Honorable Mention: The art world's efforts to end the Iraq War and throw the current bums out of office, even though both have so far failed.
1965 watercolors by Gene Klebe. Above: Clean-Up After Marble Mountain Battle; below: Operation Market Time.
Art worlders, including many in the blogosphere, continue to give salutatory high-fives each time a new series of drawings appears by Steve Mumford, an artist who has been unironically embedded with the troops in Iraq. Carol Kino did it in the New York Times as well, this week. This page has complained (here and later here) that Mumford's a rather ham fisted draftsman and absolutely on the wrong side of the war issue. Bush has a snit because Saddam tried to kill his Daddy, the neocons seek a permanent American "footprint" in the mideast, thousands upon thousands needlessly die from American bombing and the subsequent chaos, and there's Mumford sanitizing the mess. The art world marched to stop this horror but out of friendship (or simple bewilderment) enables Mumford to do his thing.
Commenter Mr. Potts likes Mumford's work, and steers us toward this Dept. of the Navy page of sketches and paintings from the Vietnam era. (The pictures in this post come from there.) These are indeed Mumford's forerunners: official, clunky court room style art that supports the war effort--except the two images here, by Gene Klebe, actually have more punch and clarity than Mumford's washy drawings. But the art world wouldn't fete the artists on the Navy's site and give them shows at White Columns. They'd be seen as "mere illustrators" who wouldn't get past the velvet rope.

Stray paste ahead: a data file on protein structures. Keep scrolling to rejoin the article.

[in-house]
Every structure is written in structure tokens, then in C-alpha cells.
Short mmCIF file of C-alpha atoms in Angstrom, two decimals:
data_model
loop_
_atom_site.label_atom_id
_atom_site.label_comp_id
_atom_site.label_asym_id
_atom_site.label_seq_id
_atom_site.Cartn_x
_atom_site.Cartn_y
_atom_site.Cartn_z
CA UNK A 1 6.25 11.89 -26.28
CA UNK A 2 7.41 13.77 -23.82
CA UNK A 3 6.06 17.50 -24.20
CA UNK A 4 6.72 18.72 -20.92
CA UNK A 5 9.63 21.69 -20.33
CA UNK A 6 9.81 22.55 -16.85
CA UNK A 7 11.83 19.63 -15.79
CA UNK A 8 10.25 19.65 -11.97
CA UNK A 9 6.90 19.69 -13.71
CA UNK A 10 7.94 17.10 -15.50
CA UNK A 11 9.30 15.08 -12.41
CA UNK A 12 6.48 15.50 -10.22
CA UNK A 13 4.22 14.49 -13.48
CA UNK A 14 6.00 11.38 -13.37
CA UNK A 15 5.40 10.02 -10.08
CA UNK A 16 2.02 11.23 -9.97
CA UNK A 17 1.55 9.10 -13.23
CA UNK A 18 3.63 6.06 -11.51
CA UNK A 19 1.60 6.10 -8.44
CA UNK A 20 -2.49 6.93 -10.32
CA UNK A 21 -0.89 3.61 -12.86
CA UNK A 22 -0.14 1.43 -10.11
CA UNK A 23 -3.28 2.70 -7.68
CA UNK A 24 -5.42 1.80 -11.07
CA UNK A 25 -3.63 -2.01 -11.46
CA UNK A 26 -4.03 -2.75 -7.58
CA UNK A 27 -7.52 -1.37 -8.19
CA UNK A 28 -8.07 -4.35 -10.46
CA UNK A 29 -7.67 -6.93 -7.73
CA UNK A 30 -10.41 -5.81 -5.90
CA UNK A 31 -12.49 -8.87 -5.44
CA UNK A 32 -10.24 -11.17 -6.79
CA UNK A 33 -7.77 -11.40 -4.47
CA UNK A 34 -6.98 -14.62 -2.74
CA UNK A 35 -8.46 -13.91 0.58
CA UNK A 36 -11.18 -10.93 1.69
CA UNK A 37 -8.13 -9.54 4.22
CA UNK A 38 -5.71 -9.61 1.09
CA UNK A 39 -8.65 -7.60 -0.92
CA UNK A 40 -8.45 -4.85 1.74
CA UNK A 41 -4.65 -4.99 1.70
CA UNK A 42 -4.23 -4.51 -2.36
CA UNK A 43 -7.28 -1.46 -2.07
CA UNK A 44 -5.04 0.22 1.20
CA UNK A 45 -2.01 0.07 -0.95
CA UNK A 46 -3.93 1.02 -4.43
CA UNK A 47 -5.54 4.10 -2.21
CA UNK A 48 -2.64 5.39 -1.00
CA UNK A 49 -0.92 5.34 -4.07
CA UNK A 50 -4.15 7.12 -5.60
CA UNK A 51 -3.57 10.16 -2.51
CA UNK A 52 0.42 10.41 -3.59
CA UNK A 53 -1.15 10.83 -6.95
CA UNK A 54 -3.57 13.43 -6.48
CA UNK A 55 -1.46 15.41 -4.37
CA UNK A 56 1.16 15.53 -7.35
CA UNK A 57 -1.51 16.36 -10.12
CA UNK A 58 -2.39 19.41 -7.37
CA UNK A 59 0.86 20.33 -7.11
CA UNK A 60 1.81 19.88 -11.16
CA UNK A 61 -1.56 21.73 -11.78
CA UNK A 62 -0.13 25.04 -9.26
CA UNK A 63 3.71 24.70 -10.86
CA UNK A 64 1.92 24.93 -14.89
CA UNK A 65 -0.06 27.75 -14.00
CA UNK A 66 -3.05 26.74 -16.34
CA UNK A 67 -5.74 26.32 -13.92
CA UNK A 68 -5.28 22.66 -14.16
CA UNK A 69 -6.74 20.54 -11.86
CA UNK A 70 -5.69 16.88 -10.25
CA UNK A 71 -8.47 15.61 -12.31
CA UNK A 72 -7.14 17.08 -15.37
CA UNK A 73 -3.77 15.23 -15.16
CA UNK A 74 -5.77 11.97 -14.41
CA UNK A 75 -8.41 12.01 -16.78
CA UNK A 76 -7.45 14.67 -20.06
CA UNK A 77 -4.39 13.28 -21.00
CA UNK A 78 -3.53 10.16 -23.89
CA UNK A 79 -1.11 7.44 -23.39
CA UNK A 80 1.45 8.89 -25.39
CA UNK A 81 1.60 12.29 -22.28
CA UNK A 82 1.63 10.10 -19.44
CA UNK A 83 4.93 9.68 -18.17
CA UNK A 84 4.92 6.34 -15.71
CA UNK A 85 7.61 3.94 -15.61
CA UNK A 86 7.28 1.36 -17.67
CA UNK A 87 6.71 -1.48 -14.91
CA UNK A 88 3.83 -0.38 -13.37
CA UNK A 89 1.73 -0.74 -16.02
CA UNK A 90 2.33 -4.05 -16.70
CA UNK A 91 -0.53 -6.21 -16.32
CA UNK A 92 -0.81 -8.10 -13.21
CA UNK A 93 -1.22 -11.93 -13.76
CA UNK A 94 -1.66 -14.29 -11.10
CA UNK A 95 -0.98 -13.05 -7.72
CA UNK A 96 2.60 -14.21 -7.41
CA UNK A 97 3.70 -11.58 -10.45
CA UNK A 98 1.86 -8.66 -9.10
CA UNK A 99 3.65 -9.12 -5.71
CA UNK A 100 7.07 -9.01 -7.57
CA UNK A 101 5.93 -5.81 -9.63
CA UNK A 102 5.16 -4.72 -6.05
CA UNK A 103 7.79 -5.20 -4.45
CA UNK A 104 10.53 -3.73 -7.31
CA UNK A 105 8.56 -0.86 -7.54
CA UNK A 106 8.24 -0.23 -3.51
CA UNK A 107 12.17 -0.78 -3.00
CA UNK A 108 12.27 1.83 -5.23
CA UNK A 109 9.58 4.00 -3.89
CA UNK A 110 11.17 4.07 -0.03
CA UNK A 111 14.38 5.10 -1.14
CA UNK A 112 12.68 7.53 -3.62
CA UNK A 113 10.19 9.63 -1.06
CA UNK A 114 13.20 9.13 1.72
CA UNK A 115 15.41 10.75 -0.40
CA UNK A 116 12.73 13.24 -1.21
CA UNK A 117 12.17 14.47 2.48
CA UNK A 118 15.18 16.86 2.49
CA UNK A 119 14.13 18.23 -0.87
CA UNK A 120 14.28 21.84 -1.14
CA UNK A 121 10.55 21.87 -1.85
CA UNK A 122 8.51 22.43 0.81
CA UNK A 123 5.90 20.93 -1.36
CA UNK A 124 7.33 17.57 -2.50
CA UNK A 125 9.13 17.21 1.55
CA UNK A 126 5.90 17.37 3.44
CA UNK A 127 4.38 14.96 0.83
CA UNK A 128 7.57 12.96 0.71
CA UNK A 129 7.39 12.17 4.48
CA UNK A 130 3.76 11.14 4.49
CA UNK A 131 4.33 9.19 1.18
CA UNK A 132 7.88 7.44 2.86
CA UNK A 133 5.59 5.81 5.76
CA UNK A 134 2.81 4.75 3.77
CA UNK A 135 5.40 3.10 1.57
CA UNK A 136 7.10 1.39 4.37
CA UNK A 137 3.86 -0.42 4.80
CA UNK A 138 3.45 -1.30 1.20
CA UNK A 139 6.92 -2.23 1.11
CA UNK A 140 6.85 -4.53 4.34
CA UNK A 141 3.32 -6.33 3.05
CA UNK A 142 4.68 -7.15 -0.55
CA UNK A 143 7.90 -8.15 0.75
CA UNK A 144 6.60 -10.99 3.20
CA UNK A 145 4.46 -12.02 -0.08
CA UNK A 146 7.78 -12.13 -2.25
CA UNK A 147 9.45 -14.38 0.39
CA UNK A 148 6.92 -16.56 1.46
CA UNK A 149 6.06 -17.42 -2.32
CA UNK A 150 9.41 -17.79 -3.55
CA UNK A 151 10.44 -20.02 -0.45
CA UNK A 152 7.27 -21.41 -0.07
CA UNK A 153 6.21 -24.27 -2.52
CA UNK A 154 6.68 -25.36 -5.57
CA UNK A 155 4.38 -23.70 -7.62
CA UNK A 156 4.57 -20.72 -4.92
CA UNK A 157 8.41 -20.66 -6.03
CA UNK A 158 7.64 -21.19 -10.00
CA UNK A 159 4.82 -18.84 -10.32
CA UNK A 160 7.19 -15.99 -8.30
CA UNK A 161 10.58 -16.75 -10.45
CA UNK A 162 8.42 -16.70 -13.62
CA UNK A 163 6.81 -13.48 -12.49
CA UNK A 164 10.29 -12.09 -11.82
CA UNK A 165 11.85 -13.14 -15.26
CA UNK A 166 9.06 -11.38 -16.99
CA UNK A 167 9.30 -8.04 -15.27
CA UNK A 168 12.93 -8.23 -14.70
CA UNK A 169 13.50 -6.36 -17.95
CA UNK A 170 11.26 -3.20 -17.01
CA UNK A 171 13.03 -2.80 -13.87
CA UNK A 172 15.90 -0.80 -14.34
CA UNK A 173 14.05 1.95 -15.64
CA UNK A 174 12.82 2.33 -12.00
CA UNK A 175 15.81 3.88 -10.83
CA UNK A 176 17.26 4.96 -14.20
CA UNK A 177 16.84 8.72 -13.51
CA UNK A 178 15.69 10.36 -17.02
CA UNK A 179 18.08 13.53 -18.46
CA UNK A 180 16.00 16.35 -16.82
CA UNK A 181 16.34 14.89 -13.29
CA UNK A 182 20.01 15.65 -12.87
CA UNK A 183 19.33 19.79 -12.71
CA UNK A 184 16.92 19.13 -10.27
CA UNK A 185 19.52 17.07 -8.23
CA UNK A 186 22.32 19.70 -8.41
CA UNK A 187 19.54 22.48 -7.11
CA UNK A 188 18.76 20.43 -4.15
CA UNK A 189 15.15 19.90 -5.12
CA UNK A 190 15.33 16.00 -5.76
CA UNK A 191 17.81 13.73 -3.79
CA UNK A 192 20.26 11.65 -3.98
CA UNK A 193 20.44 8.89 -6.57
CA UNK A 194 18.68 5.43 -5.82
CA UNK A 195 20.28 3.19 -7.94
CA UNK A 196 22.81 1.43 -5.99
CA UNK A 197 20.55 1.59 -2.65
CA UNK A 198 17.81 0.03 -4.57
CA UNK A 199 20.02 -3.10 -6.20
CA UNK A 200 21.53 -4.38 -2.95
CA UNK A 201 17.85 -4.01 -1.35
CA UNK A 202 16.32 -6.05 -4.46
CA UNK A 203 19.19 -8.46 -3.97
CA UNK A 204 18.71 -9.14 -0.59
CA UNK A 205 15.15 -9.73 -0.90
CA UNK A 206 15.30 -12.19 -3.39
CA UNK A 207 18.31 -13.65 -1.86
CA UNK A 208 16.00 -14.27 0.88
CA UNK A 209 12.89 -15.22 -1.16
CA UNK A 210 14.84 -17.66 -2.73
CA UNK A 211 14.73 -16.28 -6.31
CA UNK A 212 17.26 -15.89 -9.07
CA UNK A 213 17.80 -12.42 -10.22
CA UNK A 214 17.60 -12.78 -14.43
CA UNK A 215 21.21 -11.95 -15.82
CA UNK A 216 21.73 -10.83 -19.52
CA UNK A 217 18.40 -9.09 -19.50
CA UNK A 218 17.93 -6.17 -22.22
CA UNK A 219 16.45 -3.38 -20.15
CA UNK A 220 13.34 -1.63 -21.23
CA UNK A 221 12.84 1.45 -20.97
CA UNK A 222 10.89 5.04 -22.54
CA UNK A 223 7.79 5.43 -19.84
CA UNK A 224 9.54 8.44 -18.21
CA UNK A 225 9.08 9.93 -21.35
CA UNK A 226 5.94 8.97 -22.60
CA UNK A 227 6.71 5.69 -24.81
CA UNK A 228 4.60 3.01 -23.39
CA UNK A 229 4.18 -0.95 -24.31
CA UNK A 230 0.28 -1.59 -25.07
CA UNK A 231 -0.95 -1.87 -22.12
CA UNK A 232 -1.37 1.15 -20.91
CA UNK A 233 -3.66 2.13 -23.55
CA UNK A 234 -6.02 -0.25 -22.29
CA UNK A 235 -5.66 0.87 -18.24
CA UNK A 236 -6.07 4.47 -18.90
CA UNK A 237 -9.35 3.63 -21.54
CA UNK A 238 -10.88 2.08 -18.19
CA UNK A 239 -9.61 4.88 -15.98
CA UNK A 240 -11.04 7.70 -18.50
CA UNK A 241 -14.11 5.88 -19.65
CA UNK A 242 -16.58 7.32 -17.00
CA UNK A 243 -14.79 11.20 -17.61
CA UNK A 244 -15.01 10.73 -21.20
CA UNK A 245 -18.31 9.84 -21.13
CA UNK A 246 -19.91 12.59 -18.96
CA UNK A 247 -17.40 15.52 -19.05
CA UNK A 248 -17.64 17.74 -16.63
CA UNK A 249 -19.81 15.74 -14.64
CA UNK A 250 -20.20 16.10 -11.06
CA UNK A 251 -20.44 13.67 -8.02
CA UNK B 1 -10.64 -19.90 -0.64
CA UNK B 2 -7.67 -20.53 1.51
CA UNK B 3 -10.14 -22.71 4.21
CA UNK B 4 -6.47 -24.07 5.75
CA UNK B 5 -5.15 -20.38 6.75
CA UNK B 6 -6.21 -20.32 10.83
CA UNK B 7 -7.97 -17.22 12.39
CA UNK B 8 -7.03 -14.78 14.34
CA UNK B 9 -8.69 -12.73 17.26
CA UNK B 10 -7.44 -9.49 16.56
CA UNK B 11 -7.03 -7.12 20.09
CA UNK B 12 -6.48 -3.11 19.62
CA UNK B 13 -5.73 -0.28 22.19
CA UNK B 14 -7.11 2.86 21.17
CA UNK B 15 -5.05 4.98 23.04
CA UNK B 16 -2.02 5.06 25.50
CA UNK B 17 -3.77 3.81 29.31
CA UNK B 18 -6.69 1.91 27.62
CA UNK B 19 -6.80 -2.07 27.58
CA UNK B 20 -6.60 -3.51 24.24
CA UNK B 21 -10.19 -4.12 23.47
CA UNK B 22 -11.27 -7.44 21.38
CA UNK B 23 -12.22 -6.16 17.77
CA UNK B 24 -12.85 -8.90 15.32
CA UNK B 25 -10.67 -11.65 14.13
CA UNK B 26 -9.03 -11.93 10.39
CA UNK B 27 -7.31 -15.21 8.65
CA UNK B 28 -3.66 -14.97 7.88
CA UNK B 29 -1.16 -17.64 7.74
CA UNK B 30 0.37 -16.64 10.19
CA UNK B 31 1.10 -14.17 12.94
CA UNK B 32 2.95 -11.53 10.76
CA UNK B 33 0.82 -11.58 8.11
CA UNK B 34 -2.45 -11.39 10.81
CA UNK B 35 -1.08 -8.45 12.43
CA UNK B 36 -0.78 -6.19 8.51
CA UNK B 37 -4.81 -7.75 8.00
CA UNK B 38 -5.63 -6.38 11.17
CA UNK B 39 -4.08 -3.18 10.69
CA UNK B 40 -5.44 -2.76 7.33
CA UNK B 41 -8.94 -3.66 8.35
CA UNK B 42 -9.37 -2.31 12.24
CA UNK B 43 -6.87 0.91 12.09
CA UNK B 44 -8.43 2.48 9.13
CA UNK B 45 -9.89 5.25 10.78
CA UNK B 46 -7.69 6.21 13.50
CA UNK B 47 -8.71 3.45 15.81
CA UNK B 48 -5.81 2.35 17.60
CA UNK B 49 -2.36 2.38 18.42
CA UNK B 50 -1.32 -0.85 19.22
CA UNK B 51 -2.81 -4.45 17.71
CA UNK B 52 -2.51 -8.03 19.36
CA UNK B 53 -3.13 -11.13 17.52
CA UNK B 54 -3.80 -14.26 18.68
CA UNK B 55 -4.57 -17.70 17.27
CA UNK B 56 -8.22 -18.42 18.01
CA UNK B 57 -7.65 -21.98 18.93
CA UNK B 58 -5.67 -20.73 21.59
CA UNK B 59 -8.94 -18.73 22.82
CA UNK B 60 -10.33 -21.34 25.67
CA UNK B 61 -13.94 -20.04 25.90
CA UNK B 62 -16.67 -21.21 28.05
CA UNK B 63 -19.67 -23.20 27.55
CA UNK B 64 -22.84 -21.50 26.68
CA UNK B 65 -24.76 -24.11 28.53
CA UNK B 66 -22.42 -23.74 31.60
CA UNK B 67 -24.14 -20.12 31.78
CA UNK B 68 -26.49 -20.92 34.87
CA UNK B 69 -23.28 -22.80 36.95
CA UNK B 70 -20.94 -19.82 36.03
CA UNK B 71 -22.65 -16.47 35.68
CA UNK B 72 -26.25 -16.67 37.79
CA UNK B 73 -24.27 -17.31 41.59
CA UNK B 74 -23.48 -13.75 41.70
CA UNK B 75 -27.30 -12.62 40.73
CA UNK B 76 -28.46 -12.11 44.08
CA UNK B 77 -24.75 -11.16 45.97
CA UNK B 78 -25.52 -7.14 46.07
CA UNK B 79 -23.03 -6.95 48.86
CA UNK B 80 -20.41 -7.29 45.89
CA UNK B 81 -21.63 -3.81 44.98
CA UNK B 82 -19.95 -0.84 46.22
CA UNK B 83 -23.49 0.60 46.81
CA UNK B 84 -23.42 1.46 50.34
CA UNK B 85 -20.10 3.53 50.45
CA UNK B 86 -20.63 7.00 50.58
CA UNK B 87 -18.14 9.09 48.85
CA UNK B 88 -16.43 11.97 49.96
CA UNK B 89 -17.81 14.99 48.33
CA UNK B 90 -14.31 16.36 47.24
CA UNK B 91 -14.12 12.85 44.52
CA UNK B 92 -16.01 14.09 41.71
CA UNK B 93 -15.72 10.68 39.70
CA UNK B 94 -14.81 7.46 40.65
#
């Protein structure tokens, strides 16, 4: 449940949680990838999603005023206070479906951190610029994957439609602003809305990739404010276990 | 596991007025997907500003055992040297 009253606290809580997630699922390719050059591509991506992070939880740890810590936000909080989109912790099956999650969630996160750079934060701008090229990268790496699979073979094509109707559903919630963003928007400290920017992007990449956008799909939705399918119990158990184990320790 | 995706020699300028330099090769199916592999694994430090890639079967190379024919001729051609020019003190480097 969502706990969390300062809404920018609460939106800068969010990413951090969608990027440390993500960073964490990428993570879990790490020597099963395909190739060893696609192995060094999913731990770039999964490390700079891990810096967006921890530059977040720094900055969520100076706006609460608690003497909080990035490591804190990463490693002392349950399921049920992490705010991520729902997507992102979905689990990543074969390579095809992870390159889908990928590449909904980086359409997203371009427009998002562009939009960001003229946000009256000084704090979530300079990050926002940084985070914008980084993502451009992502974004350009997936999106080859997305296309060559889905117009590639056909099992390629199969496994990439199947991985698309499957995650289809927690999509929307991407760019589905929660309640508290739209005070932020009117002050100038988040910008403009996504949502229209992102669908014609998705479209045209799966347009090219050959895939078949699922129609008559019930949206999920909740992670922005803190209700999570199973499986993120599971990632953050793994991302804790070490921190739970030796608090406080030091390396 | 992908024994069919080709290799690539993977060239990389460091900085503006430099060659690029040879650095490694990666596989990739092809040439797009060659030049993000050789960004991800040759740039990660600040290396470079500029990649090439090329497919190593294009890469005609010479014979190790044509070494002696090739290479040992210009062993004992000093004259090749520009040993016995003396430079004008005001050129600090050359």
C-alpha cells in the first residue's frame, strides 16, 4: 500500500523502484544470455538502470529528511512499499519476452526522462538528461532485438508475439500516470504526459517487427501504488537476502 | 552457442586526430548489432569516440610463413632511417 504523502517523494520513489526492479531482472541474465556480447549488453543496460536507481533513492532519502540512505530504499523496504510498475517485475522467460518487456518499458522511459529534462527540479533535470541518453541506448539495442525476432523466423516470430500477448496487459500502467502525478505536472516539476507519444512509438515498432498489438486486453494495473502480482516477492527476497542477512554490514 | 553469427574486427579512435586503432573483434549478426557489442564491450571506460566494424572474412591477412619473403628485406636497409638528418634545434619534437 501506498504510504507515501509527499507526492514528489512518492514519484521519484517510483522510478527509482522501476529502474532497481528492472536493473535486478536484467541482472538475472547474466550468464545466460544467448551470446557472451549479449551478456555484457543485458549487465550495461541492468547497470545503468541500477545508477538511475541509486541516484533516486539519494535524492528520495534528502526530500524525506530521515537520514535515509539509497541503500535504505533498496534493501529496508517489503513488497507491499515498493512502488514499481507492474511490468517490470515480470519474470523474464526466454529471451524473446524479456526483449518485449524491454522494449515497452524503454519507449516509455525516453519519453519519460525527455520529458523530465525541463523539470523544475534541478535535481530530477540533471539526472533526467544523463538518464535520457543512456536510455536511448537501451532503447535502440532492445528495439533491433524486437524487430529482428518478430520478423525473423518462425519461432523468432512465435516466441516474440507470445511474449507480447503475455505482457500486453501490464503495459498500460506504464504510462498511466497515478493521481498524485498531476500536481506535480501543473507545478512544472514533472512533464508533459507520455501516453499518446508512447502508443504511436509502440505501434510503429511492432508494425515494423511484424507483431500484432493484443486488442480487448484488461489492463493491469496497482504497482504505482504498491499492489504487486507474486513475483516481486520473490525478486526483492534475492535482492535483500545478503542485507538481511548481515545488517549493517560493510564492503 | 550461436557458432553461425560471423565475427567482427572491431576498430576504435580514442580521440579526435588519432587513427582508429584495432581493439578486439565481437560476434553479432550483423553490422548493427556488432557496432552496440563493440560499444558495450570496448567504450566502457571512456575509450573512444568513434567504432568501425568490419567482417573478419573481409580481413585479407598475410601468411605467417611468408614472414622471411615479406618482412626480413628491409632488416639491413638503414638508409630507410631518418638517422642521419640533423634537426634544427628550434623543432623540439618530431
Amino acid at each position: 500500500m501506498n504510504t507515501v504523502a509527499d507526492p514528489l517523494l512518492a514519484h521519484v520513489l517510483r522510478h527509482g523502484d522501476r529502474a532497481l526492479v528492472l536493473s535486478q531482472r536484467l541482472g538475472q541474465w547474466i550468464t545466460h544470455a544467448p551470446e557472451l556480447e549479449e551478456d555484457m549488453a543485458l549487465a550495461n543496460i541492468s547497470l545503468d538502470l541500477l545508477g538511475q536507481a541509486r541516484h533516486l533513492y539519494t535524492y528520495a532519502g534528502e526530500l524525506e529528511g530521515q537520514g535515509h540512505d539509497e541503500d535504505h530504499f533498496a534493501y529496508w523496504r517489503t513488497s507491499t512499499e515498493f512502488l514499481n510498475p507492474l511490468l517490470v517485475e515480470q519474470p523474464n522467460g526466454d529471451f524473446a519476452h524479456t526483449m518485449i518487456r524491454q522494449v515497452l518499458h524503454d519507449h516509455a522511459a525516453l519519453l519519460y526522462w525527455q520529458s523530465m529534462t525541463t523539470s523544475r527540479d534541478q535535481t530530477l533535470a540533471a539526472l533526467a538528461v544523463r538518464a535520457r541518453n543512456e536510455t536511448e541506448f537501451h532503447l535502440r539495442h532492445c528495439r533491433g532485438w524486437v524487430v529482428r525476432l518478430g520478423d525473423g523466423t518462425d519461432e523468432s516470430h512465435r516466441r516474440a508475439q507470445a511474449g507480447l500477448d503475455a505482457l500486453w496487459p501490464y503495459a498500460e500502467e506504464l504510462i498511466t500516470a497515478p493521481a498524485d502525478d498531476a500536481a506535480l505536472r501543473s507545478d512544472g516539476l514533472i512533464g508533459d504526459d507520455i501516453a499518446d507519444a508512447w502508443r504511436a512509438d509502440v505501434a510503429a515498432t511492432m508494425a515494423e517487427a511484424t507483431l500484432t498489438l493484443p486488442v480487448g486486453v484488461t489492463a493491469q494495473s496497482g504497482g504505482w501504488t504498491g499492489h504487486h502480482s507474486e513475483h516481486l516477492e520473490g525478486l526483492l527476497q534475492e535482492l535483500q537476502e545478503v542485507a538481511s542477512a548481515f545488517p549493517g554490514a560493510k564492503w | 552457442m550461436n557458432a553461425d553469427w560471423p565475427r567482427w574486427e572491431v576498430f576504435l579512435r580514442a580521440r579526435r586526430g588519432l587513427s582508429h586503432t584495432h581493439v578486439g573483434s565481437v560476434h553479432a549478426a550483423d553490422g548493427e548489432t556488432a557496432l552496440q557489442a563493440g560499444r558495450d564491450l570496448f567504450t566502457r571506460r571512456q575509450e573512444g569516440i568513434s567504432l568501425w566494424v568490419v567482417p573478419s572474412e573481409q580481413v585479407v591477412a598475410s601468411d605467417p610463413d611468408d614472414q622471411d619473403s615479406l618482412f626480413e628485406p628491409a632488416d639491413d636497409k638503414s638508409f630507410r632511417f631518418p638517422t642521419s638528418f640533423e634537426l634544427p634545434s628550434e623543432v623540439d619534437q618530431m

In the Times article, Mumford says he went to Iraq convinced it was a mistake (which you would never know from his bland sketches) but now having contact with ordinary Iraqis and seeing their joy at the ending of the horrible Saddam years has him "on the fence." He's more than that, as his writings clearly show--Karl Rove could have ghostwritten the diaries. Reading them gives you a good sense of the mental contortions our troops have to go through to convince themselves they're on the side of the angels. But the unreconstructed colonial, who thinks it's his right to document and help these sweet, misguided people, often shows his face. The latest diary veers between the narcissistic and the maudlin, and sometimes you get the feeling that Mumford is over there as a thrill seeker, playing Army in a country he has no ultimate stake in. Still weighing whether to post excerpts--they make him sound pretty bad, and he's really just politically naive.
Below: Duncan Hannah, from a show last spring at JG Contemporary/James Graham & Sons, New York, a painting based on one of the photos in Antonioni's Blowup. Hannah is of the '80s appropriation generation but never got his due as a theoretical painter--he's too low key and modest in his artful (and oddly affectless) borrowings and montagings of old magazine illustrations and movie photos. Nevertheless he keeps working and showing, a kind of rootless, misunderstood existence in the uptown-style painting galleries. He has his cult, but deserves broader appreciation.